There's nothing a glass of wine and a plate of really good snacks can't fix, including a forgotten Valentine's Day present. Celebrate the Hallmark holiday (or book a table for your bestie for Galentine's day) at some of our favourite cosy wine bars across the city.
Una Mas means "one more" (place for vino). Photo: Steve Woodburn
Una Mas is beautiful classroom-sized bar where house-made charcuterie swings above bowls of fresh peaches and handsome earthenware frames an island kitchen. Luxe bodega vibes are enhanced by natural light and a walnut-brown corner banquette is the most relaxed spot to sink chilled red and cop a sea breeze since Sean's Panaroma. Tapas-style snacks burst with sun-kissed flavours, such as Italian buffalo mozzarella served on lemon leaves with the perfume of a holiday in Cinque Terre.
Go-to dish: Order the house charcuterie to get the party started.
Coogee Pavilion, middle level, 130A Beach Street, Coogee, merivale.com
Hand-rolled cavatelli, the dish to win hearts at Ragazzi. Photo: Edwina Pickles
A plate of the plump, salty Olasagasti Cantabrian anchovy on warm Iggy's sourdough, slathered with a drippingly rich, whippy chive butter, paired with the crisp crackers of pasta fritta tiled with glistening tuna crudo – that's true love. The shortish menu changes daily, but pasta is the standout, house-made and truly al dente in a way that makes you realise that the right texture is as much about the making and the drying, as the cooking. Best is cavatelli (small ribbed shells) tossed with a pink rubble of coarse pork and fennel sausage and just-opened pipis in their shells, the surf-and-turf sweetness reminiscent of Portuguese pork and clams. There's enough here to make Ragazzi good for a working lunch or playful dinner anyway, but add the heart, soul and seasonal commitment of a bloody good young chef in Scott Williams (formerly MoVida Sydney and Bacco), and it's suddenly way more than just a wine bar.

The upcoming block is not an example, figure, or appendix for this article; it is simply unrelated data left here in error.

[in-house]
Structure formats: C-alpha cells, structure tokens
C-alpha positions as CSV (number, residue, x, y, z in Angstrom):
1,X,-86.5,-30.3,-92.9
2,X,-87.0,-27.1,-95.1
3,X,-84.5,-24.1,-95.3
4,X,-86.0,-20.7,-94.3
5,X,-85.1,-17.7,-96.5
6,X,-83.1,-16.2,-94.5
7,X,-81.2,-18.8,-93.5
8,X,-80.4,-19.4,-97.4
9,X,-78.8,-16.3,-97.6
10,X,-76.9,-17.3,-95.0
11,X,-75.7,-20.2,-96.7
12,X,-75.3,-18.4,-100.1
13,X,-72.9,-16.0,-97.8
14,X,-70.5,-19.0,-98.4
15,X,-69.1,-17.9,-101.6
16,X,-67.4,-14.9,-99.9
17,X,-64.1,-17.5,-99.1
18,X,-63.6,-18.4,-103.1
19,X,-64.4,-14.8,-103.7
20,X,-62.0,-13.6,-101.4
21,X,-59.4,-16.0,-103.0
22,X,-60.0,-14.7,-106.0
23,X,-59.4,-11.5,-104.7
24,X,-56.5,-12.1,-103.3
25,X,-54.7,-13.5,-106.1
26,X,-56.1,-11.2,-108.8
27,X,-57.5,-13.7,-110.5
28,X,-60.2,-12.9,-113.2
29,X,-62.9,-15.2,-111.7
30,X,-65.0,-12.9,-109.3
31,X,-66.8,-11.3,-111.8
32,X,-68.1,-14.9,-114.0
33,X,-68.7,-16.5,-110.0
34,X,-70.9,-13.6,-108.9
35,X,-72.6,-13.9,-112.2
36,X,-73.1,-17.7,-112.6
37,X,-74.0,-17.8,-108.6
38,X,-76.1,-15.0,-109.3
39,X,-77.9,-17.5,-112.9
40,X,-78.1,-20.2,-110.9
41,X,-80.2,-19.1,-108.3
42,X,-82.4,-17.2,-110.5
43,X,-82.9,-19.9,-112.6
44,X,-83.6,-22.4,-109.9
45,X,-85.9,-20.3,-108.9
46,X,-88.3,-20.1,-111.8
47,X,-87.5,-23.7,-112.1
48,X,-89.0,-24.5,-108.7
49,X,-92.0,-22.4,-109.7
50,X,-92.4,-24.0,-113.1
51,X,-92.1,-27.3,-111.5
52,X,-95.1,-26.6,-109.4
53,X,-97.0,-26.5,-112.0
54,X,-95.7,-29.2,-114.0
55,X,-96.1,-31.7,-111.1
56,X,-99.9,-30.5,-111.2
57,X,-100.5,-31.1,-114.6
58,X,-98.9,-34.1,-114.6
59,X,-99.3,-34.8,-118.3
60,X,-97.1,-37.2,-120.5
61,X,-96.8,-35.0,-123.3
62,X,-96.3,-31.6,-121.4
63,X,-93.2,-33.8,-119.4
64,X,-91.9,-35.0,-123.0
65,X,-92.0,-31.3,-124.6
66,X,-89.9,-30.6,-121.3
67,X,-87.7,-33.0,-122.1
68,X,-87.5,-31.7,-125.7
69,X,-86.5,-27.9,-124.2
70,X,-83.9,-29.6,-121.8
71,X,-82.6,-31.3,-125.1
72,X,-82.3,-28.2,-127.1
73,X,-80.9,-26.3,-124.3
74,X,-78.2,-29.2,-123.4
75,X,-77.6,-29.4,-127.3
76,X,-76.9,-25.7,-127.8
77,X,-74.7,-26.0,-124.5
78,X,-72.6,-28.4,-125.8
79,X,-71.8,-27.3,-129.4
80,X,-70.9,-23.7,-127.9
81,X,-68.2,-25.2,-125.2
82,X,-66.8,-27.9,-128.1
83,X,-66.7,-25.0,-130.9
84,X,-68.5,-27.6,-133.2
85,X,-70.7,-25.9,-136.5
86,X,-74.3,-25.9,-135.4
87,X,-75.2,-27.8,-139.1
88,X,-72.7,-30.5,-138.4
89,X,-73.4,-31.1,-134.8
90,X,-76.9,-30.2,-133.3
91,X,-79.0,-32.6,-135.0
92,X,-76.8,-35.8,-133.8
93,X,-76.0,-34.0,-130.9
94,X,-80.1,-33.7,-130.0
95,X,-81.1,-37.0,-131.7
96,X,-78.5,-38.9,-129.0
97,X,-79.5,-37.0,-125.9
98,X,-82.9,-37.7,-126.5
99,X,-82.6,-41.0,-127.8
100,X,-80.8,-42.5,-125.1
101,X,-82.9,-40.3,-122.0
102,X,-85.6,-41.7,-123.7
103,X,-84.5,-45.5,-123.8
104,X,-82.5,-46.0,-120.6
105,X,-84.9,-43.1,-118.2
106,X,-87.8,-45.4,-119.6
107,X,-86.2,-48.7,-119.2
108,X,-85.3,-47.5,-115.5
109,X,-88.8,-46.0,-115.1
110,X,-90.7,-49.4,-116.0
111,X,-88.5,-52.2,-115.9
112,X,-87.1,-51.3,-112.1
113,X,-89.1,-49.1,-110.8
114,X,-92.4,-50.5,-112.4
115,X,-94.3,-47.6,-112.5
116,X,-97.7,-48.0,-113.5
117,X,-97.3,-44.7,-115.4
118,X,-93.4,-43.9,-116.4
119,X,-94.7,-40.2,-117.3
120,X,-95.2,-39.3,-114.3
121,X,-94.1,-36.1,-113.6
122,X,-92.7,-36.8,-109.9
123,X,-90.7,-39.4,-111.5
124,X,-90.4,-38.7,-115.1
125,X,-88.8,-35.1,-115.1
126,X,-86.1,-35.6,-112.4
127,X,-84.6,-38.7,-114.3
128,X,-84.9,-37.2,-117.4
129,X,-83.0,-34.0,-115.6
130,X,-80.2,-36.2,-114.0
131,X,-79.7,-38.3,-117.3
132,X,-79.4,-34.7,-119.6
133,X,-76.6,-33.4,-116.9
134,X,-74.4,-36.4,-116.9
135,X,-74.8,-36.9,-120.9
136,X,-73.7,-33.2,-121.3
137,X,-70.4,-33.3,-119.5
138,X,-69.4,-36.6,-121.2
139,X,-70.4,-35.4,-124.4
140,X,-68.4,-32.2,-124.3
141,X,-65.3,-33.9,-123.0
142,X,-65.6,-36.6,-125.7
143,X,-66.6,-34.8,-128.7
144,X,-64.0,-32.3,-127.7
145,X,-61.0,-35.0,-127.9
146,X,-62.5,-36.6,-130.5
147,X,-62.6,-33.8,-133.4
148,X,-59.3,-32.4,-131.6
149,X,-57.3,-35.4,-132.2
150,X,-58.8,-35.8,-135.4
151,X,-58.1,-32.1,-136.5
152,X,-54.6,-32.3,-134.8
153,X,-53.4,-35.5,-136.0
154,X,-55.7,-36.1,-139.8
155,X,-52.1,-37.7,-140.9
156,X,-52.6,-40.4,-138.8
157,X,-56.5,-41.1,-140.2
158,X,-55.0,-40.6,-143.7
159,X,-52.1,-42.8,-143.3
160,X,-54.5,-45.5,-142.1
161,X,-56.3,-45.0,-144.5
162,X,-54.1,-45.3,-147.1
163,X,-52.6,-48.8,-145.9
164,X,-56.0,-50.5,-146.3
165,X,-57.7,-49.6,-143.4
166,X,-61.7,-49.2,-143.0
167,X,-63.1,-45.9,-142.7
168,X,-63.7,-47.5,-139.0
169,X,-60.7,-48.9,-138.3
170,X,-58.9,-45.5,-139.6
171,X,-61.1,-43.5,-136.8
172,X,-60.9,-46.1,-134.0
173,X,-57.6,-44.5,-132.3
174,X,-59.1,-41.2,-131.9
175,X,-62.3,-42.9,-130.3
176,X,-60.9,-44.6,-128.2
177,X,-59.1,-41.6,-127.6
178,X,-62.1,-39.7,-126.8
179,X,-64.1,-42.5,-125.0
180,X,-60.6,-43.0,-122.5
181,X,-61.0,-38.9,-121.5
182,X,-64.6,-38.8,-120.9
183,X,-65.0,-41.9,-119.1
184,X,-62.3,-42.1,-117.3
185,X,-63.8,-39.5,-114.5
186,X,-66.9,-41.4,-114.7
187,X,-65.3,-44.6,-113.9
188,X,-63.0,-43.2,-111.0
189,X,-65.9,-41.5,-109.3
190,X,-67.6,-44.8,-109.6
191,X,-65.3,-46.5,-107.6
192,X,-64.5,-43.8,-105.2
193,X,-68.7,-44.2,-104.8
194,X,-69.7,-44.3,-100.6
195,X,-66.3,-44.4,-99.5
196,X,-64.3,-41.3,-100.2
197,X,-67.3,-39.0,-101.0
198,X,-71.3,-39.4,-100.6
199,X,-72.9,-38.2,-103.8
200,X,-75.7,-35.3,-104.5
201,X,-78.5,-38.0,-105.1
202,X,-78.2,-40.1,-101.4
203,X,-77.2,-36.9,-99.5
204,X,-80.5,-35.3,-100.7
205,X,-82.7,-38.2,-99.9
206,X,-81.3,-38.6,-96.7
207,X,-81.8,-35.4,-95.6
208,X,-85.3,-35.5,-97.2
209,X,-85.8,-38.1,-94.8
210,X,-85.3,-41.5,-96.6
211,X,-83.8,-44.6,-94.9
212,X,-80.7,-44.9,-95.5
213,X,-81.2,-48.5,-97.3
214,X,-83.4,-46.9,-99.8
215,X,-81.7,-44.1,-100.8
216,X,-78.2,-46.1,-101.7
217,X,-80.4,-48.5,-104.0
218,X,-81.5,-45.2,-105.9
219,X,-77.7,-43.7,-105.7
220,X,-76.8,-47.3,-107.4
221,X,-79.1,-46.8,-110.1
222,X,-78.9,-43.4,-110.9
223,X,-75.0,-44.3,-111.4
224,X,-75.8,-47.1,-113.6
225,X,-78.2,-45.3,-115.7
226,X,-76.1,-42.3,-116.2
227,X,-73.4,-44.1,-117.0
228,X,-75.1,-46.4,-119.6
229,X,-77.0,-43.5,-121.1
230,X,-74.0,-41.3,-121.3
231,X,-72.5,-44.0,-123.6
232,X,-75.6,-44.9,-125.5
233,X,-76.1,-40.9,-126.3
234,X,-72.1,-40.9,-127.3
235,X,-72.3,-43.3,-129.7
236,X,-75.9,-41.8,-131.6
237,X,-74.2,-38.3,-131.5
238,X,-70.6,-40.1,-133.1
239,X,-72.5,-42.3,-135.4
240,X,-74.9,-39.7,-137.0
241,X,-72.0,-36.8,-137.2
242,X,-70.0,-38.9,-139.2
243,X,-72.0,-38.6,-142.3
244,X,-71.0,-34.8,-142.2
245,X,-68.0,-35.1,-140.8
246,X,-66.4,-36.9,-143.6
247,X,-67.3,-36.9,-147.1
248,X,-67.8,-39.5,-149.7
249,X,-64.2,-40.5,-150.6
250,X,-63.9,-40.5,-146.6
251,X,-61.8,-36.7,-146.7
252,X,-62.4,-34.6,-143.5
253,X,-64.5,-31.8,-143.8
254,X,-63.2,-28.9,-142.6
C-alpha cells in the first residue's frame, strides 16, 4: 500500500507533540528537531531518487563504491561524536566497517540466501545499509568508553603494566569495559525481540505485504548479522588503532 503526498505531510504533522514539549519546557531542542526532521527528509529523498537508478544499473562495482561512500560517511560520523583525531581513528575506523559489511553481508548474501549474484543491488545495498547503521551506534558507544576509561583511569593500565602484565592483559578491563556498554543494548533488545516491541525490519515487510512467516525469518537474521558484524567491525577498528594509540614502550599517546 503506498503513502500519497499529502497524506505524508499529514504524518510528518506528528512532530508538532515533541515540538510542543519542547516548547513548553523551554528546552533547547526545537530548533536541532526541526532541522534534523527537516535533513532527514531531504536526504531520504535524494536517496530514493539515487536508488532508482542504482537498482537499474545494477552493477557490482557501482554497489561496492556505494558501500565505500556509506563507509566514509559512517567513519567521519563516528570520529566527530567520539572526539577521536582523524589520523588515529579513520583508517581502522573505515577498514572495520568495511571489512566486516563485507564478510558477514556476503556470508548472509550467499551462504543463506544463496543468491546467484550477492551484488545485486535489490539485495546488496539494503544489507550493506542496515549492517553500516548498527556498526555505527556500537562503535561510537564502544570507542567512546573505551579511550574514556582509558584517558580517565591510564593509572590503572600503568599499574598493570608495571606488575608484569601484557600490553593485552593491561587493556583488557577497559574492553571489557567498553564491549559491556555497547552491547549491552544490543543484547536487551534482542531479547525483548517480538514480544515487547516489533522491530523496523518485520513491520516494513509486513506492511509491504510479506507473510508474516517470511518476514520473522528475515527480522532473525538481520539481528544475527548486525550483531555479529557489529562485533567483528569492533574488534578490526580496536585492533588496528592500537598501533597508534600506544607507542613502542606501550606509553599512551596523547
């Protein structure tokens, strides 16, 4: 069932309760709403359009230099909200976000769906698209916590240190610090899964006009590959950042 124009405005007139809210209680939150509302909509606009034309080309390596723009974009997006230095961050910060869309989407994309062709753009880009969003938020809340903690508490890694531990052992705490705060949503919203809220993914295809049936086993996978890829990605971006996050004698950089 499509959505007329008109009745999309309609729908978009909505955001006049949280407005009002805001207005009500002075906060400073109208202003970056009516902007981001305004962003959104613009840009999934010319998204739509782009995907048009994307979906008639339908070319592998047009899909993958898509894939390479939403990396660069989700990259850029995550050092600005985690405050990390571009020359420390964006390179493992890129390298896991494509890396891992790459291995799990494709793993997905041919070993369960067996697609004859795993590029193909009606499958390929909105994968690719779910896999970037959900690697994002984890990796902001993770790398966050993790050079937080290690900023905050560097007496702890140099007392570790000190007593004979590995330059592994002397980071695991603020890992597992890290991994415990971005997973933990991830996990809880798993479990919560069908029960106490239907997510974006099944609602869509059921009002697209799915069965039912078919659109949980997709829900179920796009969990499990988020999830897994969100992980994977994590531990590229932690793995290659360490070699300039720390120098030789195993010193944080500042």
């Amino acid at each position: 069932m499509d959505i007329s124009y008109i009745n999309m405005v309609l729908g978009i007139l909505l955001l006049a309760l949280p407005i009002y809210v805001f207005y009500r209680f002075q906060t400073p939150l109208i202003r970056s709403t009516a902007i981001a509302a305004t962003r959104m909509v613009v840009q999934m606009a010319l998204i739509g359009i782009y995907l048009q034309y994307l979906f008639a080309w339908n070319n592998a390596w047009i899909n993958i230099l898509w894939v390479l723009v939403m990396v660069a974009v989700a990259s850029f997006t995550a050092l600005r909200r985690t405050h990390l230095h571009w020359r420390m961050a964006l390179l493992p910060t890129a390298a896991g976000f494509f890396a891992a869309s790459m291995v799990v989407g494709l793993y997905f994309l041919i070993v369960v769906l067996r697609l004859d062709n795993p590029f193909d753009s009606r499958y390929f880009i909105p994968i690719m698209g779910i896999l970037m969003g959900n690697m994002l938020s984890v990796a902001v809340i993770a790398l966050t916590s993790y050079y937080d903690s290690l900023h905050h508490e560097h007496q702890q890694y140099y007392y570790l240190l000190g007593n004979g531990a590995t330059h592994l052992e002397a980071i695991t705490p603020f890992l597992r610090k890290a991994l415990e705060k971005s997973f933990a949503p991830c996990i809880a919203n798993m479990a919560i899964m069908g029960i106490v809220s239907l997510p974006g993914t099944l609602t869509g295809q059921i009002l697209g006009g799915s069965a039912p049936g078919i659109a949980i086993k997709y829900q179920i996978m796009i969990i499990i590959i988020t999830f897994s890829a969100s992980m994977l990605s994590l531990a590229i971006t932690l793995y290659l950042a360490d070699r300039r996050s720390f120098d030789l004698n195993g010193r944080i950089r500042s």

Go-to dish: Order the cavatelli with pork and fennel sausage and pipis.
Shop 3, 2-12 Angel Place, Sydney, ragazziwineandpasta.com
Say it with flan, specifically the vermouth-drizzled flan at 10 William Street. Photo: Edwina Pickles
10 William Street
The moody lighting in this hole-in-the-wall sets the scene for romance, but the real appeal is in the kitchen. Since the Fratelli Paradiso team opened this crazily popular wine bar in 2011, its kitchen has flaunted high-profile chefs, from Dan Pepperell (Alberto's Lounge) to today's Trish Greentree, fresh from Dan Hunter's Brae in Birregurra. There's a refreshing lack of hype to her short and seasonal menu, in keeping with the fresh, natural, serendipitous wines on the blackboard. Long-stemmed, purplette onions rest on spicy 'nduja hummus. Halved, ripe figs are cloaked in a thin veil of prosciutto, then grill-warmed until plump and juicy. House-made strozzapreti is coated in a velvety green sauce of pistachio pesto and zucchini, the lot covered in crunchy pangrattato. This is thoughtful, refreshing, minimal-intervention cooking from an intuitive chef.
Go-to dish: Oh, the flan. A darkly bitter, sweet, and sharp vermouth syrup pools into the richly eggy, moulded cream.
10 William Street, Paddington, 10williamst.com.au
Bibo's chorizo will set hearts aflame. Photo: Dominic Lorrimer